As our readers recall, there had been heretofore abbreviated agricultural courses which required for completion one or two years of school. In the early nineties there was also a course for farmers given for a short time each winter. The rapid development of the beet sugar industry in Nebraska resulted in the establishment of a Sugar School, in the nineties. This will be discussed later. One also runs across mention of a dairy school in the early nineties, but its exact status is not apparent, the regents' report quoted above stating "in the School of Agriculture will be borne the Dairy School as a line of specialization of great value to the state of Nebraska." Later on a special dairy course appears to have been given in the winter months.

The establishment of the new type of agricultural school, which was a unit by itself rather than entirely a side line, marked a milestone in the progress of the Uni

versity. How rapidly it was to grow is to be deduced from the fact that in 1908, E. A. Burnett, associate dean of the Industrial College in charge of agriculture, was to remark that “about 20 per cent of all the students in the University are now registered in the School of Agriculture." The success of this school was to make possible the rapid development of the agricultural campus, with the erection of many of the splendid buildings of today.

"In March, 1894, the regents announced that they proposed to open in September, 1895, a School of Agriculture and Mechanic Arts," reads their report for the two years ending with 1896. The first School of Agriculture did not cpen, however, until December, 1895. Fifteen students appeared for the course of instruction. It is interesting to note, perhaps, that it was fifteen students that entered upon the agricultural course of study in the University twenty-one years before. The School of Agriculture the first year held its sessions on the University campus downtown, because, as our readers know, the college farm' as yet had small facilities for regular classroom work.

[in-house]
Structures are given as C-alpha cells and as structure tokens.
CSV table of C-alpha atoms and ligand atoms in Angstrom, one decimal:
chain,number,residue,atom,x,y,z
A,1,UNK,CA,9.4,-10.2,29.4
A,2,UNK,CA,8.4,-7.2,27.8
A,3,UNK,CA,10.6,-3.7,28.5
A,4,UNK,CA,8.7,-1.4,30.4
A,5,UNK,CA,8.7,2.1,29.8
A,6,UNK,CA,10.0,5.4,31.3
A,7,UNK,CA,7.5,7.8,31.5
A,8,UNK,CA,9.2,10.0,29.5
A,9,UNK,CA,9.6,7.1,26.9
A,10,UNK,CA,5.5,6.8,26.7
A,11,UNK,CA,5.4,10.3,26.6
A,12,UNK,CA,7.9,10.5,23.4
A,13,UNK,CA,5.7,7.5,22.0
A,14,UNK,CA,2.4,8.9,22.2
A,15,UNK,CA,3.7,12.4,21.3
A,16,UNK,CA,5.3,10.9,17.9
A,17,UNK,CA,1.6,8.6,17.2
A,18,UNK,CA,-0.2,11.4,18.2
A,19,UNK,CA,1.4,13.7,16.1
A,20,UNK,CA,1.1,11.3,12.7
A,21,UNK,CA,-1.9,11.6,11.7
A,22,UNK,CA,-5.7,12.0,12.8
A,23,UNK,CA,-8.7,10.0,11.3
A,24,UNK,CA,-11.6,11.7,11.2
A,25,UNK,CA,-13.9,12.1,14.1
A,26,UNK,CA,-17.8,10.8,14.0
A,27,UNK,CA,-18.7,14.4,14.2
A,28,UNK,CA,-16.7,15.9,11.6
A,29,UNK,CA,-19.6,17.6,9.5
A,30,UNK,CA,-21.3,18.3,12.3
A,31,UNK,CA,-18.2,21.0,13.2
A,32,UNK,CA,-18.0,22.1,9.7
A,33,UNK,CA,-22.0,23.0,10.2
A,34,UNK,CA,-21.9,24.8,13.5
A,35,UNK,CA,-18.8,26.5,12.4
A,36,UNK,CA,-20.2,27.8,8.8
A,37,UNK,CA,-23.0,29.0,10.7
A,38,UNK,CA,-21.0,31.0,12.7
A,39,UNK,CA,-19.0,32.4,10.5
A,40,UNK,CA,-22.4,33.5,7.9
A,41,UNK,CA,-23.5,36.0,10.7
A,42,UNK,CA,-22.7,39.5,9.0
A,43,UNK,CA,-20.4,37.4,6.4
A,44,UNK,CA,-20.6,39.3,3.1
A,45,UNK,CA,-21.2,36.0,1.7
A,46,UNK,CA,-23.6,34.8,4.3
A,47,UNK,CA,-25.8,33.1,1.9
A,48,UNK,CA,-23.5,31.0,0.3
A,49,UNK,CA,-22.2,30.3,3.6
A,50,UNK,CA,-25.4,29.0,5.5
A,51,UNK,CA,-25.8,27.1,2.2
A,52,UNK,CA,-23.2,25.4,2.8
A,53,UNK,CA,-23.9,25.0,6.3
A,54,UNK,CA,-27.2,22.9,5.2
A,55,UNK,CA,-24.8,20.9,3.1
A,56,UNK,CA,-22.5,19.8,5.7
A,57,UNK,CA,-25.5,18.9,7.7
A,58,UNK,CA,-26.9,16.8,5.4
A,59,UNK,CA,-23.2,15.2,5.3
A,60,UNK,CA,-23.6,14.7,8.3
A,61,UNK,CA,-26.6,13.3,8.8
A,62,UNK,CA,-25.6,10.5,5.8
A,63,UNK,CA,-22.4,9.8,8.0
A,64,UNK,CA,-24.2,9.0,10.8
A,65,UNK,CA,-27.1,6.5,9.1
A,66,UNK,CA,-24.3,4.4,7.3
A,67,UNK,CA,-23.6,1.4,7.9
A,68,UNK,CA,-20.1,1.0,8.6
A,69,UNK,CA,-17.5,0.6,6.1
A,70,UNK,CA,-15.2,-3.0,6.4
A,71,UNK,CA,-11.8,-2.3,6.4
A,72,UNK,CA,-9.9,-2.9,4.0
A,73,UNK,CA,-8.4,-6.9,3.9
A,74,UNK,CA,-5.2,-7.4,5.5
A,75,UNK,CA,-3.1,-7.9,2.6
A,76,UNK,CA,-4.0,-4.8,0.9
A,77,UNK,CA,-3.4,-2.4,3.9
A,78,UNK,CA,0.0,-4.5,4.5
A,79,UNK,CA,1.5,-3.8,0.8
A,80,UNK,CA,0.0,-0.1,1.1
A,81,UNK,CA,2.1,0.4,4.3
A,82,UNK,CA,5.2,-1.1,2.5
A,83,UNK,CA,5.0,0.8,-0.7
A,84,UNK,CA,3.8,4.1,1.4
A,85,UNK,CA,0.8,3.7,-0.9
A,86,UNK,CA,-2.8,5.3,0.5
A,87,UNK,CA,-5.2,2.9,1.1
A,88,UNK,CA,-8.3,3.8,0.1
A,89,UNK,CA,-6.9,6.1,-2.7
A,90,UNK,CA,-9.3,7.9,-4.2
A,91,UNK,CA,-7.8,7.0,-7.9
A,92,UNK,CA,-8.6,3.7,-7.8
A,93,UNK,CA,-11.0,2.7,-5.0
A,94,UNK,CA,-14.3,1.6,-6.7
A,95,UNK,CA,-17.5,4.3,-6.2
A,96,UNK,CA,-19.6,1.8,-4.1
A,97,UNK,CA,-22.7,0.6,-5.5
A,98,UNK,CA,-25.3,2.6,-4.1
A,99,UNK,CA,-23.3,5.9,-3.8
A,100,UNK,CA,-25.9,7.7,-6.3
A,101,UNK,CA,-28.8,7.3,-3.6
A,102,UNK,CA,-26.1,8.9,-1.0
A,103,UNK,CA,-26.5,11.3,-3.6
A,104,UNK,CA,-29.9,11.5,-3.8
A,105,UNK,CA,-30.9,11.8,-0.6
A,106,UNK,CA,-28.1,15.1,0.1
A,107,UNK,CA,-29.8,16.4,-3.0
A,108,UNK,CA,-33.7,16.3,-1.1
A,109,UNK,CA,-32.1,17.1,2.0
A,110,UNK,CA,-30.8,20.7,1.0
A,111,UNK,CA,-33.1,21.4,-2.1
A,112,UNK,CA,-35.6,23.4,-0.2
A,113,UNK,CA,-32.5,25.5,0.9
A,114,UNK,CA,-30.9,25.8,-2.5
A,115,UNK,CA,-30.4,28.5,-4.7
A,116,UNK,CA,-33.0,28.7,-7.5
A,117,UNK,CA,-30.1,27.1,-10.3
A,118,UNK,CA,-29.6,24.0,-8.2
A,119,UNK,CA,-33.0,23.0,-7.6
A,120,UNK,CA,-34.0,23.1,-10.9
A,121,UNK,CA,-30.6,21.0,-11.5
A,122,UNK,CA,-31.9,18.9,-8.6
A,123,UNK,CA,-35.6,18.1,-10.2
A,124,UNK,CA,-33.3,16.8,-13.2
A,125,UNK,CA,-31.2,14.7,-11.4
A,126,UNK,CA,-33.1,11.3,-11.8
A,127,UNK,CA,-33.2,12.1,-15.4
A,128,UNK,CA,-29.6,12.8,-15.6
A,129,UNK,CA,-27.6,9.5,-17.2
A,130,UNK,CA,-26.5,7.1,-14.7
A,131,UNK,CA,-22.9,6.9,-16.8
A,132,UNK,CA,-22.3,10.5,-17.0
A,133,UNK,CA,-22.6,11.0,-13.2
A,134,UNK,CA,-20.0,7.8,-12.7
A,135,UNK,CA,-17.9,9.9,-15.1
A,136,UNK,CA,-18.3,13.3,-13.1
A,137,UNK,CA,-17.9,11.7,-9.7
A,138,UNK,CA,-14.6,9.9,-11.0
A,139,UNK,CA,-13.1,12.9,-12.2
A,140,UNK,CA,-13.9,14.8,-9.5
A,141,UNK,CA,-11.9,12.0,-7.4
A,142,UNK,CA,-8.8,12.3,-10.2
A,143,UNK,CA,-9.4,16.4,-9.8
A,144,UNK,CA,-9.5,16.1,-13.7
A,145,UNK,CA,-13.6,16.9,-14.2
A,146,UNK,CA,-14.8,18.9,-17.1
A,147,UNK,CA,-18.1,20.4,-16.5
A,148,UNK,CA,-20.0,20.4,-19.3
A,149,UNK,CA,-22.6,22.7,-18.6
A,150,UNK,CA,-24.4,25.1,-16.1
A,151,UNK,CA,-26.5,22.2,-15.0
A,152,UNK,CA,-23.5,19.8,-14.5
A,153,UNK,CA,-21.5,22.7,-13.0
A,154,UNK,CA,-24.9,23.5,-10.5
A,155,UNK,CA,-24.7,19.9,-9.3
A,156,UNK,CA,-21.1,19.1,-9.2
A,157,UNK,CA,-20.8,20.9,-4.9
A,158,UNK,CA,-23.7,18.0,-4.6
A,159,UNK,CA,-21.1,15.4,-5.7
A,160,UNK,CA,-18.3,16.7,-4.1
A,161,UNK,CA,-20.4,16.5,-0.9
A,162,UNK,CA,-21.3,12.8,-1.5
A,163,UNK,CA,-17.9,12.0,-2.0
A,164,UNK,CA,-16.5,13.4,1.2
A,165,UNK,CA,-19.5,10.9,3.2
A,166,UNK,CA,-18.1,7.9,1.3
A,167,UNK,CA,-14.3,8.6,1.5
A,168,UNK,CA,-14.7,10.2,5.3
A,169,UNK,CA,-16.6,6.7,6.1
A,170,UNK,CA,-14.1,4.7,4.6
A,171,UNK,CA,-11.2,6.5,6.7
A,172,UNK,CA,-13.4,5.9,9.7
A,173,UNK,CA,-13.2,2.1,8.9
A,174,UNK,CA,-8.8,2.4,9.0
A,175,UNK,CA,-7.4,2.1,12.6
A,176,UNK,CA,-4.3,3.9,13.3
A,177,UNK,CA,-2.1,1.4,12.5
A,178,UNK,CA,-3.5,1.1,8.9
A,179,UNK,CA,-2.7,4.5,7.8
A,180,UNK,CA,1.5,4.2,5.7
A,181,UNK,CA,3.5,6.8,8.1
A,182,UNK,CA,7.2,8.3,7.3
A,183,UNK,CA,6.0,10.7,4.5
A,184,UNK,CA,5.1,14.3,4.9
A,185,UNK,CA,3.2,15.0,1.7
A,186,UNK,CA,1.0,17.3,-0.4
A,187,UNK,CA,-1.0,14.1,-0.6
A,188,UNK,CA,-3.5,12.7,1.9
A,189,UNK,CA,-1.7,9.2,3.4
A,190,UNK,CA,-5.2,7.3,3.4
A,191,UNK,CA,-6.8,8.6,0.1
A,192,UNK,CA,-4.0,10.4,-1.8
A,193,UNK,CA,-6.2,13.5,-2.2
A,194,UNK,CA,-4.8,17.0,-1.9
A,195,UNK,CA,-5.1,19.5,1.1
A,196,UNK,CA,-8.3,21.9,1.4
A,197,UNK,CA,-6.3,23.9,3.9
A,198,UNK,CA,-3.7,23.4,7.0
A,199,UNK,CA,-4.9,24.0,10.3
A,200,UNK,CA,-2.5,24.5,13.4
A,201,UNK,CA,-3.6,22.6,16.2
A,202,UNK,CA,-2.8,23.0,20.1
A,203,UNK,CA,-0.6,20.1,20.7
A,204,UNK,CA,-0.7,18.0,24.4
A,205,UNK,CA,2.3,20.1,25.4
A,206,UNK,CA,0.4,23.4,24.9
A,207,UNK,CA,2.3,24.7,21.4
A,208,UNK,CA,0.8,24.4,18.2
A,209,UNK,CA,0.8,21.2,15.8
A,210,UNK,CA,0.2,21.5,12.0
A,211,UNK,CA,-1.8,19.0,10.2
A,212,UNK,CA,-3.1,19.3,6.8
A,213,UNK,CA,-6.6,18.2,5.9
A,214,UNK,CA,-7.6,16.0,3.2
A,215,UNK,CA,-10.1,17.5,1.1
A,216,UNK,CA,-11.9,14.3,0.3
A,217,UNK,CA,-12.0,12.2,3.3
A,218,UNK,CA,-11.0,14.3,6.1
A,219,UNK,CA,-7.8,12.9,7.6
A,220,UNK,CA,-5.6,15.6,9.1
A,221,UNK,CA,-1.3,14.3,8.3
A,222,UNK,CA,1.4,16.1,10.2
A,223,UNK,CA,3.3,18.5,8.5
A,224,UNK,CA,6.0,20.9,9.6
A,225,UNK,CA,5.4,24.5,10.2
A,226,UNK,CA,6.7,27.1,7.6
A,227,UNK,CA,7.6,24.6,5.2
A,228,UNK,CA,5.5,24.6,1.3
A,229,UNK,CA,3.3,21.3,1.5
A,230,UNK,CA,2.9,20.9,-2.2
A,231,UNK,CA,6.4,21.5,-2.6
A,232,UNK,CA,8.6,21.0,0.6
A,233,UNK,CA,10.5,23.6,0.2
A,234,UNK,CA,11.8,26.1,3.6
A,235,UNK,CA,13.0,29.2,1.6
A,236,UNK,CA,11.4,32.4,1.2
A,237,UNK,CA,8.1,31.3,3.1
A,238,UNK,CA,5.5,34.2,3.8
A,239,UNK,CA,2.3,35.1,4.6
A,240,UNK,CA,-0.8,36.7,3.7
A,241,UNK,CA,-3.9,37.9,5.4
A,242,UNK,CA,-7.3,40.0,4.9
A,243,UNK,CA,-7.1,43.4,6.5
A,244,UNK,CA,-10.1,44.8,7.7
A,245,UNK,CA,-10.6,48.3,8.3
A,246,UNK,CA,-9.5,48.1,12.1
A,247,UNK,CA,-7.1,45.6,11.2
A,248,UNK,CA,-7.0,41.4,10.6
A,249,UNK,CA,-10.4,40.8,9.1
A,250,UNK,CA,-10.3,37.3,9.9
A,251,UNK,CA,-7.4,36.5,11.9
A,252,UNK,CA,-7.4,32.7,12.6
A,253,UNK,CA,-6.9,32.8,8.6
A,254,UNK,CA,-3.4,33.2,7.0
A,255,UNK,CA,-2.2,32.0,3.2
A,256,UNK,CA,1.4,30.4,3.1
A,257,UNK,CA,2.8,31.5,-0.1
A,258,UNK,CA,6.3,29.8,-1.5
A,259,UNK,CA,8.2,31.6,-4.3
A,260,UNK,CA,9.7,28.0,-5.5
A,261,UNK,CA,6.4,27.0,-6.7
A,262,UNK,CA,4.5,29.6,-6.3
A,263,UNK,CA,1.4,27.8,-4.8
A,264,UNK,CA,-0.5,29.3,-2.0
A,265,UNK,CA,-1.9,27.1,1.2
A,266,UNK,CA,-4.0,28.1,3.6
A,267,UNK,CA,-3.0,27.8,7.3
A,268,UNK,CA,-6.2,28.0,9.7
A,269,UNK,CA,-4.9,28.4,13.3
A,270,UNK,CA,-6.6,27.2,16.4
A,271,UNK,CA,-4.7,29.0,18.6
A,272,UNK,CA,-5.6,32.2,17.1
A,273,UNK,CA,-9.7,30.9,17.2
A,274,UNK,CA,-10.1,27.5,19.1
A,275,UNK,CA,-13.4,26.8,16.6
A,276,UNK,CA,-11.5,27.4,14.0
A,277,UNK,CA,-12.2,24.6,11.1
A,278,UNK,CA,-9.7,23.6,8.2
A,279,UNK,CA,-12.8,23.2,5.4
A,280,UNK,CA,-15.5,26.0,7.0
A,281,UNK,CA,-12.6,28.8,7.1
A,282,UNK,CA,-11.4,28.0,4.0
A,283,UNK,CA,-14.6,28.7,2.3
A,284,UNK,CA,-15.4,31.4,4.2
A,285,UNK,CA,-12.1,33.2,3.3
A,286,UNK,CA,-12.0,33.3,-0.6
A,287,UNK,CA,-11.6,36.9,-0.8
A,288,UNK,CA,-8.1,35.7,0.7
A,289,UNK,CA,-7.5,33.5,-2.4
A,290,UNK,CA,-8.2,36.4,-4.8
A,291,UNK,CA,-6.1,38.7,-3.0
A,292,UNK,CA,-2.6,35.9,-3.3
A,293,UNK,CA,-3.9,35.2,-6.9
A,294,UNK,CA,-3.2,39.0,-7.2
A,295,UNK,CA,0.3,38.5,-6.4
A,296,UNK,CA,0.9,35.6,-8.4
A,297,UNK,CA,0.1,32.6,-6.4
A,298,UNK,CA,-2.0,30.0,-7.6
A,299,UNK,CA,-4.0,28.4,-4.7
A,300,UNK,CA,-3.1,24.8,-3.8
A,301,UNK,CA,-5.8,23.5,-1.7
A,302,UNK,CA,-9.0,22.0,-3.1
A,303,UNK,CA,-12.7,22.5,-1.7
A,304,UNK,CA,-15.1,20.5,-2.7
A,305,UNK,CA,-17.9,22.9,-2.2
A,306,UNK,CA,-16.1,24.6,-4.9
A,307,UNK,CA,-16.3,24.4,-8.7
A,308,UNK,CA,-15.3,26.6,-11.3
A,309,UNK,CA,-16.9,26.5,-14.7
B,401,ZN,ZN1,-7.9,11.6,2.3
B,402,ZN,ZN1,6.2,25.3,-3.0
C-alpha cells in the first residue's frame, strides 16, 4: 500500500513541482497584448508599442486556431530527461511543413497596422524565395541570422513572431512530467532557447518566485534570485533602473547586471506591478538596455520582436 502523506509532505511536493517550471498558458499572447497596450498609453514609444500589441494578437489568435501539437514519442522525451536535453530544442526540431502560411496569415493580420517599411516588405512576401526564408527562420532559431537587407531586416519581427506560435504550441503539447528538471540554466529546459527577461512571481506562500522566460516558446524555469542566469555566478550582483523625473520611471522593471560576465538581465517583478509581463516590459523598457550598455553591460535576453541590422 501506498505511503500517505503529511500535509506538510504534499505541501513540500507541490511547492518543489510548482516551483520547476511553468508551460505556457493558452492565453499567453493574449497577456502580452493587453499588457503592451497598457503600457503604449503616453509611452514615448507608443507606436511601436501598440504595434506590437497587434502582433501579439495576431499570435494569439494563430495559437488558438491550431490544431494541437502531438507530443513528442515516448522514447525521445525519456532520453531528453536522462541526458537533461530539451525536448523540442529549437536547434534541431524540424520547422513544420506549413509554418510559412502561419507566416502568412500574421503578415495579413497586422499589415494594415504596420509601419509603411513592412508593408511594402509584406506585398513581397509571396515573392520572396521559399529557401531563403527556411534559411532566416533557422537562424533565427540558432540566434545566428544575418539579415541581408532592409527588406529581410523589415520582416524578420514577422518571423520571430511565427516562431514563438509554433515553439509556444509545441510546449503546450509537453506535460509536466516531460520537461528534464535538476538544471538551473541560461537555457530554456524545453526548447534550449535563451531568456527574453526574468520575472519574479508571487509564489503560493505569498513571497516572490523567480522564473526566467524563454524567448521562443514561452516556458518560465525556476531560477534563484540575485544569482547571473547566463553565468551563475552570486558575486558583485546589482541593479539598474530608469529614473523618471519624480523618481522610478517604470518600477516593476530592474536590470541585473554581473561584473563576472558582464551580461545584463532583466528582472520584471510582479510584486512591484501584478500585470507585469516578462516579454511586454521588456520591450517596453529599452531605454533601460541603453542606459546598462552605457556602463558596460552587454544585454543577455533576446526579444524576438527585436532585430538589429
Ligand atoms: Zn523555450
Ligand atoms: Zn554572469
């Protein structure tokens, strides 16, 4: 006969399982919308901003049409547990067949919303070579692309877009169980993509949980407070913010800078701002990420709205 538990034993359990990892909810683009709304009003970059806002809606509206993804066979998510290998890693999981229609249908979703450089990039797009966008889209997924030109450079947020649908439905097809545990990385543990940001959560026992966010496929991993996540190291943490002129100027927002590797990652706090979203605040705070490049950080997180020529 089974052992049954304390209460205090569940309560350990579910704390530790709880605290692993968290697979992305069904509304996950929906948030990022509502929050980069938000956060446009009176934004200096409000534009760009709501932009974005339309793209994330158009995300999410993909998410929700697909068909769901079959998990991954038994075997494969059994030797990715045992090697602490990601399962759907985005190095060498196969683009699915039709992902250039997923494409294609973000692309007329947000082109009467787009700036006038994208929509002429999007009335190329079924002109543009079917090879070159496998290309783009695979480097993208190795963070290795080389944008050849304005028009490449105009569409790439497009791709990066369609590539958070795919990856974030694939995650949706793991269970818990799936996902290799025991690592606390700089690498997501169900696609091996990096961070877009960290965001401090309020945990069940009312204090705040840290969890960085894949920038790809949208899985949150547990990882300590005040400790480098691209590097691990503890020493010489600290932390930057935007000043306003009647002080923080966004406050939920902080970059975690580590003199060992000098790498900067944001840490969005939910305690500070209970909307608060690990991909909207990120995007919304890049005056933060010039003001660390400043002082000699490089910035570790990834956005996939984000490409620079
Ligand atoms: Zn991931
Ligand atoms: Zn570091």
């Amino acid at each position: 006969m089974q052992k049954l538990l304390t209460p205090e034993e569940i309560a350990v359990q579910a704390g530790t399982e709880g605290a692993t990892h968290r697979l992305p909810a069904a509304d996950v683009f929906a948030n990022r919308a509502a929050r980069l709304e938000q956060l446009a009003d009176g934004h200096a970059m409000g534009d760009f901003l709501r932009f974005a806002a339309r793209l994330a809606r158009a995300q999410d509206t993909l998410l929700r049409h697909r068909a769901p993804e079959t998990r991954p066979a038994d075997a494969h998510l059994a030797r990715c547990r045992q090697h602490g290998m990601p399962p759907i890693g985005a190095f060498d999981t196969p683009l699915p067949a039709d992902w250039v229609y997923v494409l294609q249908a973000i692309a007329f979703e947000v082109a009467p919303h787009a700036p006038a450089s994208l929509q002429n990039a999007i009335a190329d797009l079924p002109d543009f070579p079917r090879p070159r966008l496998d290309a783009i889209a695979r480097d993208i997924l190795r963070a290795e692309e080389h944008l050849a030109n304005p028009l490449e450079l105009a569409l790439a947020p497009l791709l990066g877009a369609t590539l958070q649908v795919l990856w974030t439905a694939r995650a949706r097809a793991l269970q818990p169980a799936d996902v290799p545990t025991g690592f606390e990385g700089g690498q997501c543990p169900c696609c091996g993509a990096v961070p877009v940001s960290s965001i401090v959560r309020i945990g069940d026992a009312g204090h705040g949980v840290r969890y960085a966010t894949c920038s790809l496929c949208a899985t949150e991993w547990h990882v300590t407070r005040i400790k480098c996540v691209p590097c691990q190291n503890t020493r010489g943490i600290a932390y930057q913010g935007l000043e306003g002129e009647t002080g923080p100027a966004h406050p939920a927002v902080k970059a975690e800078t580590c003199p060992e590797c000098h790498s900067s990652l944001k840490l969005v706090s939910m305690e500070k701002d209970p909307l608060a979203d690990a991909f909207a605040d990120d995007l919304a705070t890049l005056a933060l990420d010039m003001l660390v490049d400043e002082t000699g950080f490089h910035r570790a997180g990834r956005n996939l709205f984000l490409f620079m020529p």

The members of the faculty were drawn from the Industrial College and the Experiment Station. Those who were said to have actually given instruction the first year included Prof. T. L. Lyon, Professor Bessey, Professor Bruner, Doctor Peters, Professor Swezey (meteorology) and Professor Card. On April 16, 1896, the regents appointed Professor Lyon director of the school and made plans for its further development. On the same day the regents organized the School of Mechanic Arts.

We are not concerned to such a great extent with the latter, except possibly to note that the following fall it opened with an enrollment of sixteen. Altho it existed for a number of years, the School of Mechanic Arts never attained the popularity of the School of Agriculture. It aimed to do for the mechanically inclined young man what the School cf Agriculture did for the farmer boy. In the School of Agriculture emphasis for the most part was placed on practical agricultural subjects.

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In 1896 a smail dairy building was erected on the farm campus, the first building for purely instructional purposes. Today, veneered with brick, this represents about one-half of the building occupied by the departments of rural economics and poultry husbandry. A dairy laboratory was cn the lower floor of the building and a lecture room on the second floor. The little old stone house now housed a chemical laboratory and a lecture room. Two rooms of the house were occupied by Professor Lyon's office furniture and library. The school was now ready to begin operations on the farm campus. There were two new instructors the second year, A. E. Davisson, who was later to become principal of the school, and A. L. Haecker, who was later to become professor of dairy husbandry. Mr. Davisson gave instruction in English, history, and mathematics, while Mr. Haecker was assistant in dairying. Thirty-three students attended the school the second year.